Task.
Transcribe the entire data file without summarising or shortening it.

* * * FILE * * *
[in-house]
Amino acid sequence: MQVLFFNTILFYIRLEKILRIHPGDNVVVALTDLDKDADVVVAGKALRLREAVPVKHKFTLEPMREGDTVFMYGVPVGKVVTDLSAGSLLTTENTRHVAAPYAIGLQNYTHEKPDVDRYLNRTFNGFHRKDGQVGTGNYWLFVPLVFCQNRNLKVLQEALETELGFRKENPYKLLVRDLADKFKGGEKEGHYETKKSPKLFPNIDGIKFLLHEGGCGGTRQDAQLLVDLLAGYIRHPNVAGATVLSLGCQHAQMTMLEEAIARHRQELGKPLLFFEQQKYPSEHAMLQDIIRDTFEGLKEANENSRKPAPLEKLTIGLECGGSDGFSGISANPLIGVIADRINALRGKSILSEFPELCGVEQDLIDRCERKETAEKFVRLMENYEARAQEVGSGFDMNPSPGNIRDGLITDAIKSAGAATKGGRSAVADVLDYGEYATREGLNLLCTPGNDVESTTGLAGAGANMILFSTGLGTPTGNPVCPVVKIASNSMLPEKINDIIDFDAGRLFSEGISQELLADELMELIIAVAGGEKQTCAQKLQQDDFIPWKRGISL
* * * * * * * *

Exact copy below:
[in-house]
Amino acid sequence: MQVLFFNTILFYIRLEKILRIHPGDNVVVALTDLDKDADVVVAGKALRLREAVPVKHKFTLEPMREGDTVFMYGVPVGKVVTDLSAGSLLTTENTRHVAAPYAIGLQNYTHEKPDVDRYLNRTFNGFHRKDGQVGTGNYWLFVPLVFCQNRNLKVLQEALETELGFRKENPYKLLVRDLADKFKGGEKEGHYETKKSPKLFPNIDGIKFLLHEGGCGGTRQDAQLLVDLLAGYIRHPNVAGATVLSLGCQHAQMTMLEEAIARHRQELGKPLLFFEQQKYPSEHAMLQDIIRDTFEGLKEANENSRKPAPLEKLTIGLECGGSDGFSGISANPLIGVIADRINALRGKSILSEFPELCGVEQDLIDRCERKETAEKFVRLMENYEARAQEVGSGFDMNPSPGNIRDGLITDAIKSAGAATKGGRSAVADVLDYGEYATREGLNLLCTPGNDVESTTGLAGAGANMILFSTGLGTPTGNPVCPVVKIASNSMLPEKINDIIDFDAGRLFSEGISQELLADELMELIIAVAGGEKQTCAQKLQQDDFIPWKRGISL